Message from the Head of School
Just out of high school, Olivia Avery ’16 wrote a touching, and very funny, piece called “Signs You Went to a Quaker School“. Olivia, who was recently back at AFS as a beloved part of our expanded Covid faculty, did a beautiful job of capturing the idiosyncrasies of attending a Friends school, and of course, very specifically, AFS.
A few years ago, I was interviewing Adam Schorsch ’03 as a part of the process of inviting him to join the School Committee. At the time, Adam was working in the hypercompetitive world of Manhattan commercial real estate. He told me that his Quaker education had been formative for him in ways that he was just beginning to understand. He was seeing that he was different in ways that were truly valued in his professional life because of his AFS education. He was seen as a good listener, as someone who could take a longer view in what could be a highly transactional, short-term oriented business. He was able to see issues from multiple perspectives and often discern a way forward that might have been missed otherwise. And his rock solid integrity and sense of ethics made him a trusted colleague and negotiator.
I think that most of our alumni come to see that they had a very different type of education than most once they are out in the “real world,” an education that not only defined their time at AFS, but continues to shape their lives and take on new meaning in each chapter of adulthood. I hear it often from my daughters, Jenna ’10 and Sarah ’13, in our late night kitchen conversations when they are home for a visit, a gratitude for an education that spoke to them as full human beings. They find themselves in roles of leadership, stewardship and progressive change in each setting in which they have worked, inspired by their experience of what authentic community can and should be. And the deep conversations with AFS teachers that began for them as children and students, continue to this day over text messages, phone calls and visits, testament to the power of teacher/student relationships at AFS to inspire and truly change lives.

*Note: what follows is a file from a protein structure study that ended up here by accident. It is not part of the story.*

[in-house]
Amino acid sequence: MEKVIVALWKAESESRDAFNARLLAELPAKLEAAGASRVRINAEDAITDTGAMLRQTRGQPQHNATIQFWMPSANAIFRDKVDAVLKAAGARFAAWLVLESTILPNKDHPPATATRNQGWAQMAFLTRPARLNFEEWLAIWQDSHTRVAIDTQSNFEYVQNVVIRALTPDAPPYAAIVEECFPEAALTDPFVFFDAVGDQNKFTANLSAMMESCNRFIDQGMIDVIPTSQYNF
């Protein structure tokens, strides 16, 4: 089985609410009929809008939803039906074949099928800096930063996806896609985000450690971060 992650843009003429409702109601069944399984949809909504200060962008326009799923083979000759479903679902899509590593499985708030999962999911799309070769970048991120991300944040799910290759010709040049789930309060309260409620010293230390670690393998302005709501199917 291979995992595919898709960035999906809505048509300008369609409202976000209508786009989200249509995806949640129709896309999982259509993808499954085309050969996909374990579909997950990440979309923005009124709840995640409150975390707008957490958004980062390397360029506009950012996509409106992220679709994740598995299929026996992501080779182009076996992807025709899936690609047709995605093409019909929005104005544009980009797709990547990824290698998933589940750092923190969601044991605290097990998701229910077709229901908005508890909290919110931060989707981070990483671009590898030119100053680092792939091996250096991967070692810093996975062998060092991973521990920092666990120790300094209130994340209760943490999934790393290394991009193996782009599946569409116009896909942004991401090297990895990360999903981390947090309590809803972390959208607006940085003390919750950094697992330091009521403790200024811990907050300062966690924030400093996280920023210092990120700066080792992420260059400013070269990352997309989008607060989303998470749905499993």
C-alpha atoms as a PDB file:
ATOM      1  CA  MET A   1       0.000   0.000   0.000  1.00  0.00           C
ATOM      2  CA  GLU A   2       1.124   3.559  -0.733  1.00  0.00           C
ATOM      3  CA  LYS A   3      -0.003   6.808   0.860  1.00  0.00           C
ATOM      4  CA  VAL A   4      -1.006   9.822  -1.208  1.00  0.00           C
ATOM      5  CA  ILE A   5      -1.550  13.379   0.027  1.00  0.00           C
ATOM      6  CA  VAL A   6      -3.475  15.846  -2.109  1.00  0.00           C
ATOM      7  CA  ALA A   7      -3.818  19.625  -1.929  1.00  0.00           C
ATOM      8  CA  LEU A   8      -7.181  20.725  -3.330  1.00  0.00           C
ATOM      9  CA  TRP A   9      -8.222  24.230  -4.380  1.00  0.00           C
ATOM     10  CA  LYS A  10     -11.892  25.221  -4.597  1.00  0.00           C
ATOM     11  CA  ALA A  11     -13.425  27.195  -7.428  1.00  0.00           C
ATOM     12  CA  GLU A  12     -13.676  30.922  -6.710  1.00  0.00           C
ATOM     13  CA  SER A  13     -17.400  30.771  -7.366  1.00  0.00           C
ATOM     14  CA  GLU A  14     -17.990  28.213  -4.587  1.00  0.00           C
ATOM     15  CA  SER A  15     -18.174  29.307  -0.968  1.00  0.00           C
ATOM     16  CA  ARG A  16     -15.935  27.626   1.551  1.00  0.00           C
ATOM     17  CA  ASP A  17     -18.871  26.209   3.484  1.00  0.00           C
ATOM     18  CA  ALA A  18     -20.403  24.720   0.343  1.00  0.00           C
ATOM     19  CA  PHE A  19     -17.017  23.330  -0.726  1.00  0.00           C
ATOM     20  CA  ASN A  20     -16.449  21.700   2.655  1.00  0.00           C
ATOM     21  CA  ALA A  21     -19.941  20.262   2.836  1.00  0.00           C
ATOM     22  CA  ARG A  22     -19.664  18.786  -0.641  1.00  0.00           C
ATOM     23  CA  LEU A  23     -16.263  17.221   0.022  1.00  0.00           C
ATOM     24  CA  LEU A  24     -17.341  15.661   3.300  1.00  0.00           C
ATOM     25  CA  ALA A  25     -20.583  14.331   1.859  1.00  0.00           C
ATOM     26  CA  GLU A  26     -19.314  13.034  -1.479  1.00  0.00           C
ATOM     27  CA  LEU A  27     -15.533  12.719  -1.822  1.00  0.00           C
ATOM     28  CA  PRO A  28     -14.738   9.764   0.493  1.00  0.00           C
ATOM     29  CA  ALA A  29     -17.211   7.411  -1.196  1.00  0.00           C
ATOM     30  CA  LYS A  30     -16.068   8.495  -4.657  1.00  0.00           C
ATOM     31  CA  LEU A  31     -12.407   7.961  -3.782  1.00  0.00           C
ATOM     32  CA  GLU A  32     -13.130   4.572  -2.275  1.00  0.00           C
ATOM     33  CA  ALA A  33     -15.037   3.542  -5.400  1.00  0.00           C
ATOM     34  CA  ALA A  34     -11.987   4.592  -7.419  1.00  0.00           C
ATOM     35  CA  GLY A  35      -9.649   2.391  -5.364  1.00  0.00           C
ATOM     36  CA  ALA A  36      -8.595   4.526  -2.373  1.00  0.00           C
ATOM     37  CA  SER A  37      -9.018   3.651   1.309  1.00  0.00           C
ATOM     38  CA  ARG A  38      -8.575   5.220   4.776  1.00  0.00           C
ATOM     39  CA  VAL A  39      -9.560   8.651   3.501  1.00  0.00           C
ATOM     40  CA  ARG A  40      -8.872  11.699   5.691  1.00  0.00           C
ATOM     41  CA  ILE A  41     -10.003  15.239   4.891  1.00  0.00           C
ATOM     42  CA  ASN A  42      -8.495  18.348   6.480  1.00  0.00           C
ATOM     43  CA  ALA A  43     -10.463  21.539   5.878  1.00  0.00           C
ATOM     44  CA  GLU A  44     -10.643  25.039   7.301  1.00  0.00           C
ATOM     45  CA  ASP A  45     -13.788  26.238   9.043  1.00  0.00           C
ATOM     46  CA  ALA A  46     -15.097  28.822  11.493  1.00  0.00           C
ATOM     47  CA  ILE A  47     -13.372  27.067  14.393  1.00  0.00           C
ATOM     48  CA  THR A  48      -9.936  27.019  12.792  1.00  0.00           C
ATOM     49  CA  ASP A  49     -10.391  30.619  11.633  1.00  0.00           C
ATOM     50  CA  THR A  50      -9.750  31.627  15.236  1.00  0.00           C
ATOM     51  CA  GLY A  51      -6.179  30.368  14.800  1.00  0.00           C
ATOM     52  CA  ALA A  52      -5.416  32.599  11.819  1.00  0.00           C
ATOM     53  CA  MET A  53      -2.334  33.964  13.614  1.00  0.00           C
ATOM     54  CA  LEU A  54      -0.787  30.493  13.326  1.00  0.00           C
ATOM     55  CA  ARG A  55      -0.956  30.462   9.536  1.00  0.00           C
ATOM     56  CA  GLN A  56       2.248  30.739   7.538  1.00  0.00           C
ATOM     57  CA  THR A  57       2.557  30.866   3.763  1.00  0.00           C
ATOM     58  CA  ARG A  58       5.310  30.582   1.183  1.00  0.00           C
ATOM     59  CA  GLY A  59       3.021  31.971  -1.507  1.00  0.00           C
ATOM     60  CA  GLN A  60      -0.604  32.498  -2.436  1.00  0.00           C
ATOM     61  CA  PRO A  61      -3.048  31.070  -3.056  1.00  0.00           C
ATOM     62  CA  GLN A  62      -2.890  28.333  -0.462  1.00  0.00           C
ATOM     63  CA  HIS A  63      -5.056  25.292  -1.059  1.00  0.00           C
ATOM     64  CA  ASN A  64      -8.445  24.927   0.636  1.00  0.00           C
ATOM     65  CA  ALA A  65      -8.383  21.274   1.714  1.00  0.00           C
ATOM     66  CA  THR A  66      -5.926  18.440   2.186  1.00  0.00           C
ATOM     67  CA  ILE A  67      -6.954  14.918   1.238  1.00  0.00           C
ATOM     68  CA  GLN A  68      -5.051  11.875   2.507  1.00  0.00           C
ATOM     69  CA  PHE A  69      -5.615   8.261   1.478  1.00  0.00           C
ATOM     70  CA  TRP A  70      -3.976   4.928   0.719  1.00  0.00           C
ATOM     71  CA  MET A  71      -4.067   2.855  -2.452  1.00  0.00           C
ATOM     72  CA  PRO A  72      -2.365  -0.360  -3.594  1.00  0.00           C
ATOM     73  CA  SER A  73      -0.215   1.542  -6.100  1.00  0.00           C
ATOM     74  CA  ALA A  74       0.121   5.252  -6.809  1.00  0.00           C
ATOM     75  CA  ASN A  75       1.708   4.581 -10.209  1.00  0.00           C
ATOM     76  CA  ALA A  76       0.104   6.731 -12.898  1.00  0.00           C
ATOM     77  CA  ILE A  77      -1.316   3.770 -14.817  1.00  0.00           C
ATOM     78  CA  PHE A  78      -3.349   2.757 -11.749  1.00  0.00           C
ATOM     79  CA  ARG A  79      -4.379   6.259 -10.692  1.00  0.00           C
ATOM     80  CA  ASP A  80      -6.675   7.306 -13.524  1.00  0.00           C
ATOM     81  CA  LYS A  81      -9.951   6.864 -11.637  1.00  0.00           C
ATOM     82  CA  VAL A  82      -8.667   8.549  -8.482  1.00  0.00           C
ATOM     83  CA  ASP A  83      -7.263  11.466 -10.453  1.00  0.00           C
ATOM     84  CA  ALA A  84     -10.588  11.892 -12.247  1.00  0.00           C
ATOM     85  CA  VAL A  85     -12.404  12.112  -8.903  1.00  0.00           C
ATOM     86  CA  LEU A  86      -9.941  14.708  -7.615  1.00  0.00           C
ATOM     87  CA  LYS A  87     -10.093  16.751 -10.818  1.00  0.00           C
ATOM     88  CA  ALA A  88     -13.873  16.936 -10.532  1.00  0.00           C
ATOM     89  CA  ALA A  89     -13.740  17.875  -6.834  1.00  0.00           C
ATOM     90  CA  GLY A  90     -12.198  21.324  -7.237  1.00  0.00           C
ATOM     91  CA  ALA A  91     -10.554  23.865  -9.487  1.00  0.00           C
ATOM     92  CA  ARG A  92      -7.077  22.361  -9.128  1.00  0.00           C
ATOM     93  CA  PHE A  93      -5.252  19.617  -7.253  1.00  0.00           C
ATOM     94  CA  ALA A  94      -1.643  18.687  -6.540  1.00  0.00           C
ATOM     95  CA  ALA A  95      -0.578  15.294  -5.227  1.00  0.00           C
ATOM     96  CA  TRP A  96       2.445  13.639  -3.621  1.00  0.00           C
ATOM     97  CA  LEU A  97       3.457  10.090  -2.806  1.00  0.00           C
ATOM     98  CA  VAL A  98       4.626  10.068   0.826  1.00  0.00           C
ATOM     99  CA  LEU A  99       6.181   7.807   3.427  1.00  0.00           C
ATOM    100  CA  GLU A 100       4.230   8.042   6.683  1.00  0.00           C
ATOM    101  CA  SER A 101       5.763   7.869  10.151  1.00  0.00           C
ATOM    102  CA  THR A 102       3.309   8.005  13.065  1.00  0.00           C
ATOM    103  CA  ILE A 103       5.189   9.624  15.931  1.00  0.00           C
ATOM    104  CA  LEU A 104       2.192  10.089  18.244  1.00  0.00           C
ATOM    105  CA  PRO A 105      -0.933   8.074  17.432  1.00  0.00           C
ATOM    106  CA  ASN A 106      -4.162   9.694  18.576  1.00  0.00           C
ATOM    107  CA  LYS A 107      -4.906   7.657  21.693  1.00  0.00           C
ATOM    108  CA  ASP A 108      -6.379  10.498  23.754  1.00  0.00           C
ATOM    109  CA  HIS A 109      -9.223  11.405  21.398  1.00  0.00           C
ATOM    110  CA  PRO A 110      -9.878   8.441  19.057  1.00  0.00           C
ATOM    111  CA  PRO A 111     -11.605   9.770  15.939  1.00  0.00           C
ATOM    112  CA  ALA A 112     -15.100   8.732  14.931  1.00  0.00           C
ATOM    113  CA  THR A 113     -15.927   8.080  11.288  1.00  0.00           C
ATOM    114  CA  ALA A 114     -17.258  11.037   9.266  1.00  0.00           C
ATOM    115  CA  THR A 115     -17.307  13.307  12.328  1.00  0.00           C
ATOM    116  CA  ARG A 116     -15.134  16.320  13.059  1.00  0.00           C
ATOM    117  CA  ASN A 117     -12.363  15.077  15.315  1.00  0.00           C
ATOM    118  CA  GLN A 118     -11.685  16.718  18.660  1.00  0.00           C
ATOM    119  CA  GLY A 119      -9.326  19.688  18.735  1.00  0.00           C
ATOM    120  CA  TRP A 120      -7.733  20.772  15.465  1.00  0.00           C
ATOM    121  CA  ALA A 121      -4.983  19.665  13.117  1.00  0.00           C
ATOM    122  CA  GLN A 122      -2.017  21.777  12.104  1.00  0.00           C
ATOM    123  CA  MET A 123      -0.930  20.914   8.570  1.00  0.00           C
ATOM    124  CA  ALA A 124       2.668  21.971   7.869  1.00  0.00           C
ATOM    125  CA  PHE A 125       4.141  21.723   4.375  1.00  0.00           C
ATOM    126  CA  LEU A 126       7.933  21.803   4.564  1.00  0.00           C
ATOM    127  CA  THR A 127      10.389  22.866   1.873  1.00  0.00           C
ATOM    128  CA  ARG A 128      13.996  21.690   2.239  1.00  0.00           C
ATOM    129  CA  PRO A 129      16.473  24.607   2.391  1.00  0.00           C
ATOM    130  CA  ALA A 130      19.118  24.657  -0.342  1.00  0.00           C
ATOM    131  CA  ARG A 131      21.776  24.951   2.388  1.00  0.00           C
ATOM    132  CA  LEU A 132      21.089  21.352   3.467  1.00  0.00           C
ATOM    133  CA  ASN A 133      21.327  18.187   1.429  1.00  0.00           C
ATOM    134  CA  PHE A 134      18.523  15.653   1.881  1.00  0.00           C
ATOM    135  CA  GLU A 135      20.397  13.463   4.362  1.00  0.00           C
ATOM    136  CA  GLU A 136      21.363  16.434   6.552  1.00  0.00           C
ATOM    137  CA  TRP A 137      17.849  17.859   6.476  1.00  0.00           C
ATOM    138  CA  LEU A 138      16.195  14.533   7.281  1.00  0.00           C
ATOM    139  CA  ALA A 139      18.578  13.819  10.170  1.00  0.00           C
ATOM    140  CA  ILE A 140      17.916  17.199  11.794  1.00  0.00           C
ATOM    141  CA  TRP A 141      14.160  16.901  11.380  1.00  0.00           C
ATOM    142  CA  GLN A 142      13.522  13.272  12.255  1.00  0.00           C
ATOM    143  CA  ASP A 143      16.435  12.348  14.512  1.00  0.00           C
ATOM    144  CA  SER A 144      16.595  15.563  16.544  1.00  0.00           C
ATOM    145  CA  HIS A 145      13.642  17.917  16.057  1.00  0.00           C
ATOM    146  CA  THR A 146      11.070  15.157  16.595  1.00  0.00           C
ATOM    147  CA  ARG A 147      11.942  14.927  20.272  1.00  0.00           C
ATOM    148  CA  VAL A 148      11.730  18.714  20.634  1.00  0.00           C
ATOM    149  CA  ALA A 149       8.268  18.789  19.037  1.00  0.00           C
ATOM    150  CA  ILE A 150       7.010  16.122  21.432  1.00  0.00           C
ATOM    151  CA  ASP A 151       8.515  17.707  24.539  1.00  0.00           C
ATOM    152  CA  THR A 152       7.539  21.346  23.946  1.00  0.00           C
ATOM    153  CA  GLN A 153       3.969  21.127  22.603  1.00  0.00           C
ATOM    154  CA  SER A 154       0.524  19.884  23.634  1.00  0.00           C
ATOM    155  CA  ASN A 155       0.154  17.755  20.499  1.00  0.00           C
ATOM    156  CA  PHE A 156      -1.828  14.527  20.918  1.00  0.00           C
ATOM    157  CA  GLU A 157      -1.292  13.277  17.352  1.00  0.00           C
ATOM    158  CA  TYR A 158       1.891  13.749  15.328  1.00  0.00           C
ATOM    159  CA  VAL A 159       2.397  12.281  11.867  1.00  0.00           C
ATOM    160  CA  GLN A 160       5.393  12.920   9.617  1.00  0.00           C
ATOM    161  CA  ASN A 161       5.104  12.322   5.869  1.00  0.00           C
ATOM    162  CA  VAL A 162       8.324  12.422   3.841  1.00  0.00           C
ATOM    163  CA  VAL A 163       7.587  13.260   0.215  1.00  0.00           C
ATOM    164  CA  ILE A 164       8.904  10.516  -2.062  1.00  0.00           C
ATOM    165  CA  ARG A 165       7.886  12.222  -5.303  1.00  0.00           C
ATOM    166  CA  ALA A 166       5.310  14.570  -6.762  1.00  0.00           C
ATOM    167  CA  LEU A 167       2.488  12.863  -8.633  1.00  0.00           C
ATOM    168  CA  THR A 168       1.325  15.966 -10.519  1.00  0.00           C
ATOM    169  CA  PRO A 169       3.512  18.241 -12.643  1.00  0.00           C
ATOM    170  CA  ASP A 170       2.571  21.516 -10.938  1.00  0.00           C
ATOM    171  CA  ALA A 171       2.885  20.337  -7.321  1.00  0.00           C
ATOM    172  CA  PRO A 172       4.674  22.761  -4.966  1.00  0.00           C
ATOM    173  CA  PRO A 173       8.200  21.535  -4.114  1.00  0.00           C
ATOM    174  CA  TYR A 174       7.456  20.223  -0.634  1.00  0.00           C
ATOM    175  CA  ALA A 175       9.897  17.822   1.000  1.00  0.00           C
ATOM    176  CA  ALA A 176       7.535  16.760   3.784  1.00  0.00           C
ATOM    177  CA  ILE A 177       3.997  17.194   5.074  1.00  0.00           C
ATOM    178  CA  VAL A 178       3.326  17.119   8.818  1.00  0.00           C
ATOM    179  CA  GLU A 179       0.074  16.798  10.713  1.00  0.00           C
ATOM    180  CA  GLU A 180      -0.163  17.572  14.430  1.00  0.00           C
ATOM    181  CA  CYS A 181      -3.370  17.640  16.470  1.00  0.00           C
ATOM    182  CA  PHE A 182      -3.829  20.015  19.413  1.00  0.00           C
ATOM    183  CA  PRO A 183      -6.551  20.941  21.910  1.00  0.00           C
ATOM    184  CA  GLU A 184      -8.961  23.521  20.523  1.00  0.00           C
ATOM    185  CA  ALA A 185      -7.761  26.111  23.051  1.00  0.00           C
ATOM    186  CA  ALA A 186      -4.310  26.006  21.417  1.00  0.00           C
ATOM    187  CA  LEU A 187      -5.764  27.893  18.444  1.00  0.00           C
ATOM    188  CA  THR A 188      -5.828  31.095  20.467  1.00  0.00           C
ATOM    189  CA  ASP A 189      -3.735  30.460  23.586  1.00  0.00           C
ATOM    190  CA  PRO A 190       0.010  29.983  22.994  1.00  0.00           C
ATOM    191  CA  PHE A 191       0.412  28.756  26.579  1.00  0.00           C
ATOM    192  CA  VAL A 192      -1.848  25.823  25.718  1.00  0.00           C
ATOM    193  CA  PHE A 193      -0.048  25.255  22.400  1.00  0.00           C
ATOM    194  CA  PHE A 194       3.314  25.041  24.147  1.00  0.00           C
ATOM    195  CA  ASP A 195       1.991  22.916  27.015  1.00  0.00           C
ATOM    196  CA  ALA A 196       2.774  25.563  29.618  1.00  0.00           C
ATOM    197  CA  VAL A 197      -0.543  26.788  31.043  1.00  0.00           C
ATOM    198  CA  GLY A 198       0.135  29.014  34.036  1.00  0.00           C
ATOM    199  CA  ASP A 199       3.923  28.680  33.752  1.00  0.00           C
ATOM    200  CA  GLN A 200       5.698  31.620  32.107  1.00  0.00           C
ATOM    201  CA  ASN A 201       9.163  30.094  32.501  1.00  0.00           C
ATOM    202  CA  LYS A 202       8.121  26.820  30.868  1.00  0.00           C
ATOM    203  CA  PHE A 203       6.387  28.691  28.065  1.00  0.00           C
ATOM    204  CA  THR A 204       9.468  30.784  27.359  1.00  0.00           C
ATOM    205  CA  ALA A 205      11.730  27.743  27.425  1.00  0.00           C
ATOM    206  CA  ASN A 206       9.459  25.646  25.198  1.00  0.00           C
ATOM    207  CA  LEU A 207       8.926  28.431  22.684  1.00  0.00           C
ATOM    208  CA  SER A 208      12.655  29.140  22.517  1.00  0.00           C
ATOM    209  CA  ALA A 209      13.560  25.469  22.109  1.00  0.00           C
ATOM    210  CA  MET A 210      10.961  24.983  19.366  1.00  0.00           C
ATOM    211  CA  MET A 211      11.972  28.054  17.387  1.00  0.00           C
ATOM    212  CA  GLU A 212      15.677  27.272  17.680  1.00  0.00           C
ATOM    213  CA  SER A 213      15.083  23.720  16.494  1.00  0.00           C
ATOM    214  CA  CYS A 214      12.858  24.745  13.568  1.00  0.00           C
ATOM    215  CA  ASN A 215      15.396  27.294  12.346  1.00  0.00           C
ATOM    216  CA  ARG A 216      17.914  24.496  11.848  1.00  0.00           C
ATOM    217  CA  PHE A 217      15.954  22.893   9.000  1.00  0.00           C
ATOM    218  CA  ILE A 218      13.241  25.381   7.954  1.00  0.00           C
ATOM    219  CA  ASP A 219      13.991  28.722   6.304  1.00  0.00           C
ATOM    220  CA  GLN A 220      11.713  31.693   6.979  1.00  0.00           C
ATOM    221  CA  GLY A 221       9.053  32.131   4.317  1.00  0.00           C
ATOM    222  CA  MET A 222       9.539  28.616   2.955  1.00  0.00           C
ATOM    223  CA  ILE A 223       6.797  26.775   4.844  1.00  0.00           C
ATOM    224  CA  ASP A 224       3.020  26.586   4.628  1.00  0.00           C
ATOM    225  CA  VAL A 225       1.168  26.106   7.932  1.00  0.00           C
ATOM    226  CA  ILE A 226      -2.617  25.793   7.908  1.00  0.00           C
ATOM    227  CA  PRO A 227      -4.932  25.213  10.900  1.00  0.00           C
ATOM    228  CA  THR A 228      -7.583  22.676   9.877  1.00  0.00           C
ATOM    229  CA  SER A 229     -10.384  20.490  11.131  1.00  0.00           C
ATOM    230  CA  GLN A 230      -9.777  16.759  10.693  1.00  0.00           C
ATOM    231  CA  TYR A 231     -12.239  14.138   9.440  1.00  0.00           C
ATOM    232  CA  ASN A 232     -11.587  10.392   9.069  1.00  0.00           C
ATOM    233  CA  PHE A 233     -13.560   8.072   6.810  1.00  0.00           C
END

I am so pleased that this edition of Oak Leaves is focused on the stories of alumni in which I think you will see some common threads. A grounded sense of self that inspires a lifelong search for meaning and contribution and the confidence and faith to follow internal leadings in their lives. A common commitment to service. Lively intellect, deep relationships and an orientation to lifelong growth as a person.
These stories are a reminder that an AFS education, while rooted in an incredibly rich and lively student experience on our campus, really shines in setting in motion lives well-lived long after Commencement in the Grove. And I believe that the most important aspect of an AFS education goes well beyond excellent academic preparation and the many skills and capabilities that students leave us with. In the spiritual dimension of Friends education, students are given the time and the example of peers and adults in their midst to seek out, recognize and value things of greatest worth and to listen for the calling within them that will put their distinctive gifts to best use in a world that needs them. Many thanks to Jon, Nelson, Bridget, Nisha, Ryan, Mike, Jana and Mini for sharing their stories with us in this edition of Oak Leaves and inspiring us by “letting their lives speak” so beautifully.